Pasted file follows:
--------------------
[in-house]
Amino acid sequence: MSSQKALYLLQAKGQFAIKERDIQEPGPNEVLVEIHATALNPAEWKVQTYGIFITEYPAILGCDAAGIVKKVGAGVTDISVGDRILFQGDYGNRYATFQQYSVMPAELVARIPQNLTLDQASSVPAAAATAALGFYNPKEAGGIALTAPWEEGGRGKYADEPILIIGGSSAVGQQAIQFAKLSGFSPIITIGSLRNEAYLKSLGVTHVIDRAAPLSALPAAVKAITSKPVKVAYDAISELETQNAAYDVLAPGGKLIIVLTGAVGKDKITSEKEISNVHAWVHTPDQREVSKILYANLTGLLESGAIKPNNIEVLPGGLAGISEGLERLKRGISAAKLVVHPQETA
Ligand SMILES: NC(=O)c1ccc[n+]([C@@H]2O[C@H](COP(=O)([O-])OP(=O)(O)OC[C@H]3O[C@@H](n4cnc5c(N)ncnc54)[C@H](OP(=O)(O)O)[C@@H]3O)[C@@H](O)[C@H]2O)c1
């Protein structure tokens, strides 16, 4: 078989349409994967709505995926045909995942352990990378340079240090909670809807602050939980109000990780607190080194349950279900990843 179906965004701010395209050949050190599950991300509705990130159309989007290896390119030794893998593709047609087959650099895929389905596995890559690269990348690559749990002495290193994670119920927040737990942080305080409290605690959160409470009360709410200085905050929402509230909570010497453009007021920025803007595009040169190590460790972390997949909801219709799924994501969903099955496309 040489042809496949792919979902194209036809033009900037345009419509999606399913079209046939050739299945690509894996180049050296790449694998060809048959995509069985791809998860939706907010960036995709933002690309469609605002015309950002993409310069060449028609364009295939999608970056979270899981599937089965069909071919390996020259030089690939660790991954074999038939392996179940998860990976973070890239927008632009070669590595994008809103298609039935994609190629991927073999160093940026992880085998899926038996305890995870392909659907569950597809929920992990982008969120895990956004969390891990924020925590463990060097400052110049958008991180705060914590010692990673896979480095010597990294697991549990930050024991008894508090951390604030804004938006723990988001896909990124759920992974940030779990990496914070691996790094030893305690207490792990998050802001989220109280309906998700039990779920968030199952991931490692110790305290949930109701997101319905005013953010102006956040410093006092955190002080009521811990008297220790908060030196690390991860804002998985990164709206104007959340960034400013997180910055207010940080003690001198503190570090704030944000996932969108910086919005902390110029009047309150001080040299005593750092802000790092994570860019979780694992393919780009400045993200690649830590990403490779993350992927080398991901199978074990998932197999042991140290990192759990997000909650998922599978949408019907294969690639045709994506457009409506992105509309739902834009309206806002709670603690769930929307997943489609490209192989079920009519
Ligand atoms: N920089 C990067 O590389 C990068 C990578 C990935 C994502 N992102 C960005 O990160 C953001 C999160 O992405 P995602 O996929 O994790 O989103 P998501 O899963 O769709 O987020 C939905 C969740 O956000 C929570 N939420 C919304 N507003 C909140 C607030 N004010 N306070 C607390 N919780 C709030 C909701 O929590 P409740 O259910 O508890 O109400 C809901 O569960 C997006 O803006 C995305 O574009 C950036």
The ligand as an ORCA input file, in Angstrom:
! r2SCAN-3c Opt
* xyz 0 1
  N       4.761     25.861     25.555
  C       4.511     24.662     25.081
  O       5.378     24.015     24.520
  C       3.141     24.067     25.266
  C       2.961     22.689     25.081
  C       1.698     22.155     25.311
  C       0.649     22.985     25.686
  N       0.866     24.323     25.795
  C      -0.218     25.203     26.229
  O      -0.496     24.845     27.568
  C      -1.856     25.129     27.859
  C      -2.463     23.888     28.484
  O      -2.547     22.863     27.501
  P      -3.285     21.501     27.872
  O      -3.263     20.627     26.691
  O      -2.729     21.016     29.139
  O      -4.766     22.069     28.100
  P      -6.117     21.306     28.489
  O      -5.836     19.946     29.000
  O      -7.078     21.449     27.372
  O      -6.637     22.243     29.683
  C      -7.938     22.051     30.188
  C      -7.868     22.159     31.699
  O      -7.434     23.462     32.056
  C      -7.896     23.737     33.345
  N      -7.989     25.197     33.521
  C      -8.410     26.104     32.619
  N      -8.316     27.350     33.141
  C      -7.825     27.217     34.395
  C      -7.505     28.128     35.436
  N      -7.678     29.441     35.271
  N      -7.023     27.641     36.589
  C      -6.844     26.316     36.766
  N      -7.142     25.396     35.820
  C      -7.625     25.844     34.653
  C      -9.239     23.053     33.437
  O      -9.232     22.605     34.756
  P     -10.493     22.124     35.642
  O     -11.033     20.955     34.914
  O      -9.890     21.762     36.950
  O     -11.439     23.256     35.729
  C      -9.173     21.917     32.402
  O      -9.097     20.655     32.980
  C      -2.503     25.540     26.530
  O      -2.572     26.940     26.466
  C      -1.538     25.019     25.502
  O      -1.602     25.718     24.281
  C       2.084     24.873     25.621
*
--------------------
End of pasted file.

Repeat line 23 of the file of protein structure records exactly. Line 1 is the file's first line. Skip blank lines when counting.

  O      -3.263     20.627     26.691